142nd APHA Annual Meeting and Exposition

Annual Meeting Recordings are now available for purchase

Methodology and Causality in Religion and Health Research

142nd APHA Annual Meeting and Exposition (November 15 - November 19, 2014): http://www.apha.org/events-and-meetings/annual
Tuesday, November 18, 2014 : 9:26 AM - 9:44 AM

Tyler VanderWeele, PhD , Department of Epidemiology and Biostatistics, Harvard School of Public Health, Boston, MA
The talk will survey some of the methodological challenges in assessing causality in religion and health research. While the field has seen increasing use of better longitudinal designs in assessing the relationship between religion and health, for certain questions considerable methodological challenges remain. For example, while it is the case that religious participation is longitudinally associated with less depression, it is also the case that those who become depressed are more likely to cease attending religious services. Such feedback, with causality in both directions, renders cross-section data useless, and requires causal modeling techniques, such as marginal structural models, to adequately assess the extent of the effects in both directions. Analyses using marginal structural models with the Nurses' Health Study data will be presented in studying this feedback between religious service attendance and depression. Another set of methodological challenges arises when interest lies in studying mechanisms governing the relationship between religious participation and health outcomes. The relevance of the literature on causal mediation analysis to religion and health research will be discussed generally, and analyses will be presented examining the mechanisms for the religion-mortality relationship in the Nurses' Health Study data.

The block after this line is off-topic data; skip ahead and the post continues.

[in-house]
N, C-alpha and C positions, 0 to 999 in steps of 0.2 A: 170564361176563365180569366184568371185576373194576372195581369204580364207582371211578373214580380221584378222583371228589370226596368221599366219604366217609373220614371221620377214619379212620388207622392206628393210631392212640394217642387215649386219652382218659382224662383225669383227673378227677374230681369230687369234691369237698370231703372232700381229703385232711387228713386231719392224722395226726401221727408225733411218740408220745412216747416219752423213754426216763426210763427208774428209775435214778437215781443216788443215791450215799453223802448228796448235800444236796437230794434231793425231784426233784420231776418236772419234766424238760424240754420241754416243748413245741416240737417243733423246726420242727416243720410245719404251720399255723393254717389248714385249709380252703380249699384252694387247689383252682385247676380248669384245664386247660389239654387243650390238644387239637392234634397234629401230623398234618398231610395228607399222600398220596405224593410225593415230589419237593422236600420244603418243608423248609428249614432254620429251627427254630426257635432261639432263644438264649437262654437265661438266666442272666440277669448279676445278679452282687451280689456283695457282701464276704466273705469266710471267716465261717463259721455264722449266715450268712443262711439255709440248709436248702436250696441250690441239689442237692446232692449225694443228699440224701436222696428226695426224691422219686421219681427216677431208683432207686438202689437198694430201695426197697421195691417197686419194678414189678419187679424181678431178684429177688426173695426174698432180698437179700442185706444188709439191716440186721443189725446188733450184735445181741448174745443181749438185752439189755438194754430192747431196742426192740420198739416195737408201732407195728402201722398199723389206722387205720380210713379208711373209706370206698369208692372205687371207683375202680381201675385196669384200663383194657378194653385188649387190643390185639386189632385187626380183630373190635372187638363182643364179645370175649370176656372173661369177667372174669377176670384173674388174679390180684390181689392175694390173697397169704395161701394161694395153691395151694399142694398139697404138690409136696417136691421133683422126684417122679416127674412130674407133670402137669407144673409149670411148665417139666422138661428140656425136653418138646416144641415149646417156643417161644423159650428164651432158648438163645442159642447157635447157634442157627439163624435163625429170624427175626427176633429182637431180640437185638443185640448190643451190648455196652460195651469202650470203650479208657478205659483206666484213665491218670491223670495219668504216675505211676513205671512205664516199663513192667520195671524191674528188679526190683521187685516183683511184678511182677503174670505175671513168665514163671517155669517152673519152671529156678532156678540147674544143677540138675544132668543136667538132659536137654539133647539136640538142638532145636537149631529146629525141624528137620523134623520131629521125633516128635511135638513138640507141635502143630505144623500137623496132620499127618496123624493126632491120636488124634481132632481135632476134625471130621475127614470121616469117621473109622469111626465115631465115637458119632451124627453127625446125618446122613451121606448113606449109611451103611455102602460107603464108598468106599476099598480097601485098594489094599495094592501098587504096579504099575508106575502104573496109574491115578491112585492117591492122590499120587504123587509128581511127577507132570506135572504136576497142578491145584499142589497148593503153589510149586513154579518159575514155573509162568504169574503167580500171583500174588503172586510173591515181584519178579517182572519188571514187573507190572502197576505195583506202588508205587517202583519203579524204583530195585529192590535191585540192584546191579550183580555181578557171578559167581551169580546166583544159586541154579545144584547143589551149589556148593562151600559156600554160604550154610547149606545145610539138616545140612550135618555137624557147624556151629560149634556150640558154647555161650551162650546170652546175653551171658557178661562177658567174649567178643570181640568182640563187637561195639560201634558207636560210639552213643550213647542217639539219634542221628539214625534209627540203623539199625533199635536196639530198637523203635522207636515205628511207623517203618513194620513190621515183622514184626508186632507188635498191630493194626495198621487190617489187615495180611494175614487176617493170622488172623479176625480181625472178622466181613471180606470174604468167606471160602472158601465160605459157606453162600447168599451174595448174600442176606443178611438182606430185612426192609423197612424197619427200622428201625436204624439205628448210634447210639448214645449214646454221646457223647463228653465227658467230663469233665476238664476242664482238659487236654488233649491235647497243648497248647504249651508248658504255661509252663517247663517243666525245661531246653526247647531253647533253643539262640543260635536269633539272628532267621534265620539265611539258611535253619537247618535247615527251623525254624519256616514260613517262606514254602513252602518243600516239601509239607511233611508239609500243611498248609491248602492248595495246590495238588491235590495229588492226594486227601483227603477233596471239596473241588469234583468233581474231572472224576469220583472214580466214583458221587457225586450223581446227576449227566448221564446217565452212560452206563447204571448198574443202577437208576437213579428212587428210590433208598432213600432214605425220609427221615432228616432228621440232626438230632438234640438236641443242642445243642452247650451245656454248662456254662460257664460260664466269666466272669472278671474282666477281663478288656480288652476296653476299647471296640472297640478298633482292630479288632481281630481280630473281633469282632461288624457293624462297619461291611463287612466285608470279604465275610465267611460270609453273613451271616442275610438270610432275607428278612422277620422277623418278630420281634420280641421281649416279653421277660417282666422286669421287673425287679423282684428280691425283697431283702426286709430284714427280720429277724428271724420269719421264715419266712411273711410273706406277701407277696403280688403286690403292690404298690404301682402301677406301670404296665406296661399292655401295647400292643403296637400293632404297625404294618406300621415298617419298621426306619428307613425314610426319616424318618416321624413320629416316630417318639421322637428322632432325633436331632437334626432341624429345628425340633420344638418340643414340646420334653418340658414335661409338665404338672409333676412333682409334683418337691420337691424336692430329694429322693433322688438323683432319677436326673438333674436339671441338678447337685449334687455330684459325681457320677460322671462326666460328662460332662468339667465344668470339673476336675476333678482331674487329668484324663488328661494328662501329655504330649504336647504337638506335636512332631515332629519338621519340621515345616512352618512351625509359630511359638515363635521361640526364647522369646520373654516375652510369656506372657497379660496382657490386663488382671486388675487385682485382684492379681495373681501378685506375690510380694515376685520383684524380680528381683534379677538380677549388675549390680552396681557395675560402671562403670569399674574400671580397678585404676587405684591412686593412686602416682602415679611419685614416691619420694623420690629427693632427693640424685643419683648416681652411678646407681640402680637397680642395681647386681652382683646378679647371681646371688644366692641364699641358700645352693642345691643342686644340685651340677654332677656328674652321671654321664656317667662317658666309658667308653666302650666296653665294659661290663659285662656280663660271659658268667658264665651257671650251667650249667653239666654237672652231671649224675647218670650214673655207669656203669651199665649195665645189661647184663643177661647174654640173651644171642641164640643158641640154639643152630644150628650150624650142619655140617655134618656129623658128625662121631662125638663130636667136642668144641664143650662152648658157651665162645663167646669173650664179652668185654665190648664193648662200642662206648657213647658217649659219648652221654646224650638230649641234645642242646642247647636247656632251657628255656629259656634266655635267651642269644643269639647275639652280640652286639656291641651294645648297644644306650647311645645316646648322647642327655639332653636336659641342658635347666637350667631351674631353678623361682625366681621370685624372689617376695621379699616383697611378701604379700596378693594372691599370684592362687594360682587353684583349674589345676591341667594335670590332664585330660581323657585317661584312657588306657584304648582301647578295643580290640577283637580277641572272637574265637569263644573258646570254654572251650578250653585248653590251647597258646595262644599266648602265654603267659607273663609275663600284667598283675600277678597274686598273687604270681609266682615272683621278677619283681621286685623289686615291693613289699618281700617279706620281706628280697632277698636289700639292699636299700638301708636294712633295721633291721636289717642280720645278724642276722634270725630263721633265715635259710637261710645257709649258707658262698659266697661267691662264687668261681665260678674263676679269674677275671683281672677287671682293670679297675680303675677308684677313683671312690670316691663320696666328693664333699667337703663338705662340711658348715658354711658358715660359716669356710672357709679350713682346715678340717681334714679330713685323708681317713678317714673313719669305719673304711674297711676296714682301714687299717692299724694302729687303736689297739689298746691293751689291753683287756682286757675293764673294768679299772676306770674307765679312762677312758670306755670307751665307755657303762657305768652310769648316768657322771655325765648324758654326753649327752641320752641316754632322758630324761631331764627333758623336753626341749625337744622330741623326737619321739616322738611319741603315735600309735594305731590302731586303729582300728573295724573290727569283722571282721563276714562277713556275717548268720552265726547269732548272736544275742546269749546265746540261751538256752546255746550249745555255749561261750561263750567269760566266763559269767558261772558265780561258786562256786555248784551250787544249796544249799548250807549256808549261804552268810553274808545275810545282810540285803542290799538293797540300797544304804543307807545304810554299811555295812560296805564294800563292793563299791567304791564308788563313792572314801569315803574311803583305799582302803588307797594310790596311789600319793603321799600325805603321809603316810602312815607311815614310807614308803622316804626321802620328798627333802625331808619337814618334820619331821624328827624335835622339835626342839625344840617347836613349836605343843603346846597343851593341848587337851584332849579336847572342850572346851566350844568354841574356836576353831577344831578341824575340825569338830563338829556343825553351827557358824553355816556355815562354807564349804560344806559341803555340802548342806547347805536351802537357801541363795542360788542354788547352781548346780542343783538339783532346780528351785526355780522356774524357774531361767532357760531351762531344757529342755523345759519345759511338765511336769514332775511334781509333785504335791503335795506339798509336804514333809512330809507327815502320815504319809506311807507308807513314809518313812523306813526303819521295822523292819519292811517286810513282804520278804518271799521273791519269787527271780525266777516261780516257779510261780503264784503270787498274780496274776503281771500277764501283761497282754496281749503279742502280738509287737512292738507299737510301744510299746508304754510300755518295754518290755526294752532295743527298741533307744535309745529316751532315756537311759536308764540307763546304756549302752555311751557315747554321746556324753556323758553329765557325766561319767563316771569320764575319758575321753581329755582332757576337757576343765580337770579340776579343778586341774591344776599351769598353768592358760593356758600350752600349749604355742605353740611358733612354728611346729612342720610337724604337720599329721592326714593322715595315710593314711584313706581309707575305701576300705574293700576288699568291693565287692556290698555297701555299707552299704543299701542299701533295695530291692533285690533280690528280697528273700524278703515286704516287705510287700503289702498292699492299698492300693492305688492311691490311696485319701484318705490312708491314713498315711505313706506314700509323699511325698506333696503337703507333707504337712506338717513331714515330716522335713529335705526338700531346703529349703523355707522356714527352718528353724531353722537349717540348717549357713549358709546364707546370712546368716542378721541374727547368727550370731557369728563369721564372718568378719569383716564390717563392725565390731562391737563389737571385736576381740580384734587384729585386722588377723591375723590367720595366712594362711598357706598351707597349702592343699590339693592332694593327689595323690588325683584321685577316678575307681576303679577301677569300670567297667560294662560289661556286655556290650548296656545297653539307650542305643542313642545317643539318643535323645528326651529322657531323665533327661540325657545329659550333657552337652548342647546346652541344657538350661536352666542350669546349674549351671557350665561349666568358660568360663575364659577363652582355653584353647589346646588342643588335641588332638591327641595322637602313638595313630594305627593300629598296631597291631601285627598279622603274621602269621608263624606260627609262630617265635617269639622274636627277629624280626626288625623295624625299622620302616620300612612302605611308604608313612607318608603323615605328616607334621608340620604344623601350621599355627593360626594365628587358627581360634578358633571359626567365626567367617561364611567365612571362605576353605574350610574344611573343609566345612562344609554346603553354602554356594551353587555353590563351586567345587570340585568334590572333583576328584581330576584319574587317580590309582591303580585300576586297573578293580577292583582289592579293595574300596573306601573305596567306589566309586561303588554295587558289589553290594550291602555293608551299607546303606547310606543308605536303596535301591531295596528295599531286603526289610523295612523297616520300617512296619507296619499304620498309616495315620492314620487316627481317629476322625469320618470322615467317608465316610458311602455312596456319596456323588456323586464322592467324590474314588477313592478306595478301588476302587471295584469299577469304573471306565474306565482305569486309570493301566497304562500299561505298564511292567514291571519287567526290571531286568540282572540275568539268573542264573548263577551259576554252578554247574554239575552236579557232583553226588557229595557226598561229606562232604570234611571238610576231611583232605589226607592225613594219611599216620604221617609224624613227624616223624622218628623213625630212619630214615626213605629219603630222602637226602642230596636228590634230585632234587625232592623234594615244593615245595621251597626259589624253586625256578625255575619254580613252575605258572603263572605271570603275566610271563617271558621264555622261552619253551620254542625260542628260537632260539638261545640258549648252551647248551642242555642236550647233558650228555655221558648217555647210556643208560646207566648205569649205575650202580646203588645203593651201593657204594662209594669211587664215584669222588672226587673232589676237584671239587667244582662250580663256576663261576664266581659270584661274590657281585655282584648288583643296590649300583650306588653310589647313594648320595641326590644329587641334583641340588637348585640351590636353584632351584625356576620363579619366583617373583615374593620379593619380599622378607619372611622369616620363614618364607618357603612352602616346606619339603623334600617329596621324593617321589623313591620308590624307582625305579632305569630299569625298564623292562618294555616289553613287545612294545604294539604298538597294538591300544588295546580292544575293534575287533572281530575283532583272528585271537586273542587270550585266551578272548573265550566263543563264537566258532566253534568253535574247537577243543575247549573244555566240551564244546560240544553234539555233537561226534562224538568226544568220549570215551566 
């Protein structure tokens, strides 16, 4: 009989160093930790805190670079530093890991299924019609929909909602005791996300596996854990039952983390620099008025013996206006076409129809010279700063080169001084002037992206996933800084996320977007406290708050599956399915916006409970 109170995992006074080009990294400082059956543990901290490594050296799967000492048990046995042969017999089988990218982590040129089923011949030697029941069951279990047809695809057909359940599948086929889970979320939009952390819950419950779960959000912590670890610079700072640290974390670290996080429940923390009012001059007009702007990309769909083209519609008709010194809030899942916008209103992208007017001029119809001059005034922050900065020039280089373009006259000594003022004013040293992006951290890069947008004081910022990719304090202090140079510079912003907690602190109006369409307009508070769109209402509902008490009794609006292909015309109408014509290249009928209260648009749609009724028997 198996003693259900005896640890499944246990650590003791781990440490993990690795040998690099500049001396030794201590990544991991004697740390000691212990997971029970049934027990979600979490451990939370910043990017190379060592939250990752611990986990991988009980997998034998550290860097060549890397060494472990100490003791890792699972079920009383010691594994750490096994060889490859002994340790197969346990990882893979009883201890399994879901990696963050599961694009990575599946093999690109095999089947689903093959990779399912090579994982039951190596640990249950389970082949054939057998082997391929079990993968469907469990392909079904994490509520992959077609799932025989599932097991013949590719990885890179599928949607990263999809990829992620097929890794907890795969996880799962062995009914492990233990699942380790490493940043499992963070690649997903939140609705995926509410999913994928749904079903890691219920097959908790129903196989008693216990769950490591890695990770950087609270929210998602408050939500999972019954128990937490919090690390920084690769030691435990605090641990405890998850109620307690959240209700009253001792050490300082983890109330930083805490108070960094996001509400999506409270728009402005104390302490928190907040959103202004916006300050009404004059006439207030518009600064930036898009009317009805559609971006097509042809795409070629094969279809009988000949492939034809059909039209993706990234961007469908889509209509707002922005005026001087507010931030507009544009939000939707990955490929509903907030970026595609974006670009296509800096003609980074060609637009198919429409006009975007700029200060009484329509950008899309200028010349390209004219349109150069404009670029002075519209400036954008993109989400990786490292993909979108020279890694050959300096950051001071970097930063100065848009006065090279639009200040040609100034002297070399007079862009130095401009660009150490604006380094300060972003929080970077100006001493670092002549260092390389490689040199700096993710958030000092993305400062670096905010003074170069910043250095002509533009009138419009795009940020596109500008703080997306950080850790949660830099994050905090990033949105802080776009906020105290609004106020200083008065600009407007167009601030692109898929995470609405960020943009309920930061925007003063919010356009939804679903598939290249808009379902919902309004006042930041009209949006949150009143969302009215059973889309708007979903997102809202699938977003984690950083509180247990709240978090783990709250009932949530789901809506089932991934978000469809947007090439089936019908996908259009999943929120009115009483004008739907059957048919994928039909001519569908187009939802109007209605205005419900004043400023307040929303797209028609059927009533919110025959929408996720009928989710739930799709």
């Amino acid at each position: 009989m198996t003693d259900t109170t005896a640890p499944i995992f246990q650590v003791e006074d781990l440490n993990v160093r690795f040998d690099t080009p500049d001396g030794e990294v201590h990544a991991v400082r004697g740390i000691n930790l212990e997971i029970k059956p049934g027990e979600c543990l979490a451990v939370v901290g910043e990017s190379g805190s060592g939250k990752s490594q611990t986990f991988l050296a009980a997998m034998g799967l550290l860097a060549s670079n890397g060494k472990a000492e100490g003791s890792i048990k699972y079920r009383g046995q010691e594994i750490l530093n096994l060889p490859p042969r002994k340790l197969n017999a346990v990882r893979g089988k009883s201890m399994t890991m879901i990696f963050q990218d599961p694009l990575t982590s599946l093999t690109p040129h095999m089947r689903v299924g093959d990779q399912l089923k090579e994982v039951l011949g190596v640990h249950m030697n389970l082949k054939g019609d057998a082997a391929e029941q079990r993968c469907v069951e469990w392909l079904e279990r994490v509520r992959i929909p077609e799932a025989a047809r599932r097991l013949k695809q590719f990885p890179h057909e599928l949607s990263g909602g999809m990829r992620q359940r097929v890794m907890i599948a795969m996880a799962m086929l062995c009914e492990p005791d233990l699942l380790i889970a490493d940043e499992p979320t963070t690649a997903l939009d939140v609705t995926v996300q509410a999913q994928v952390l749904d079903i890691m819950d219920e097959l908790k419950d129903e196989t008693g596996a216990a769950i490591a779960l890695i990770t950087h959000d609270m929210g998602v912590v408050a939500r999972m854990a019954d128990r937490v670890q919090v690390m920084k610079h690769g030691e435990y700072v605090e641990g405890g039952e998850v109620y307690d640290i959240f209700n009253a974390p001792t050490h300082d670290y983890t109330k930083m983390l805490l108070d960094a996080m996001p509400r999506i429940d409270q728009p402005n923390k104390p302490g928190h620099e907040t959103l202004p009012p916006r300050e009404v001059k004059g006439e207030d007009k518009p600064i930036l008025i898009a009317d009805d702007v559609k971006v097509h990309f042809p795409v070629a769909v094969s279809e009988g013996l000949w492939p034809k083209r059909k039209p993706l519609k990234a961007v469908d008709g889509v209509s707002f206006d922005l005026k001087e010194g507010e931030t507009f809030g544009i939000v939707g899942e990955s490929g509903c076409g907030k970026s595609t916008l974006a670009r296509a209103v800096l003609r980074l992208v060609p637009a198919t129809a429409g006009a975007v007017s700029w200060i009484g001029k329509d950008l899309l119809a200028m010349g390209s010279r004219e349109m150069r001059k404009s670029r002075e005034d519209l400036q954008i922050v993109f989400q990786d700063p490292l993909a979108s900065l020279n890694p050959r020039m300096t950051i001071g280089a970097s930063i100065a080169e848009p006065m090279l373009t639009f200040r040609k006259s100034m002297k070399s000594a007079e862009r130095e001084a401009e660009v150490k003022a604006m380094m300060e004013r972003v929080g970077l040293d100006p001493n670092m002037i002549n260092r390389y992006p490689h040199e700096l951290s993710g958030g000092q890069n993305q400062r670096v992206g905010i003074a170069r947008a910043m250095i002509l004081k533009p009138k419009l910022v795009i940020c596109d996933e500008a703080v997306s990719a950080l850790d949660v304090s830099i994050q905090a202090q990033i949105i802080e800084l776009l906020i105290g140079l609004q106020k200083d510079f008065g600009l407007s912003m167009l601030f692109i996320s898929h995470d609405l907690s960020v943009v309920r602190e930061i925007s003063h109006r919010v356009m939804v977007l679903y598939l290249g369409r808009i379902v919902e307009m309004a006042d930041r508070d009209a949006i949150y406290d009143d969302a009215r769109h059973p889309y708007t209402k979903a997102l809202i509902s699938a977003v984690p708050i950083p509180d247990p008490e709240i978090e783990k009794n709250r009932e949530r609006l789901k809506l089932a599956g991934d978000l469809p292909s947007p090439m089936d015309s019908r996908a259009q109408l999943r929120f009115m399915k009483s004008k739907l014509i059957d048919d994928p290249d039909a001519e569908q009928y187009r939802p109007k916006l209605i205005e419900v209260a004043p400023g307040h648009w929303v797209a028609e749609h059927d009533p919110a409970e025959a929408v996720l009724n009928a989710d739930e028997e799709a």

Learning Areas:

Biostatistics, economics
Diversity and culture
Public health or related research

Learning Objectives:
Analyze the challenges involved in evaluating the extent that religious/spiritual factors exert a causal effect on health.

Keyword(s): Religion, Biostatistics

Presenting author's disclosure statement:

Qualified on the content I am responsible for because: I have a doctorate in biostatistics, have served as associate editor for multiple statistics journals, and have published multiple refereed articles on causal relations, and have a book on the topic in press at Oxford University Press. Religion and health is also an area in which I have published, and where I teach a seminar.
Any relevant financial relationships? No

I agree to comply with the American Public Health Association Conflict of Interest and Commercial Support Guidelines, and to disclose to the participants any off-label or experimental uses of a commercial product or service discussed in my presentation.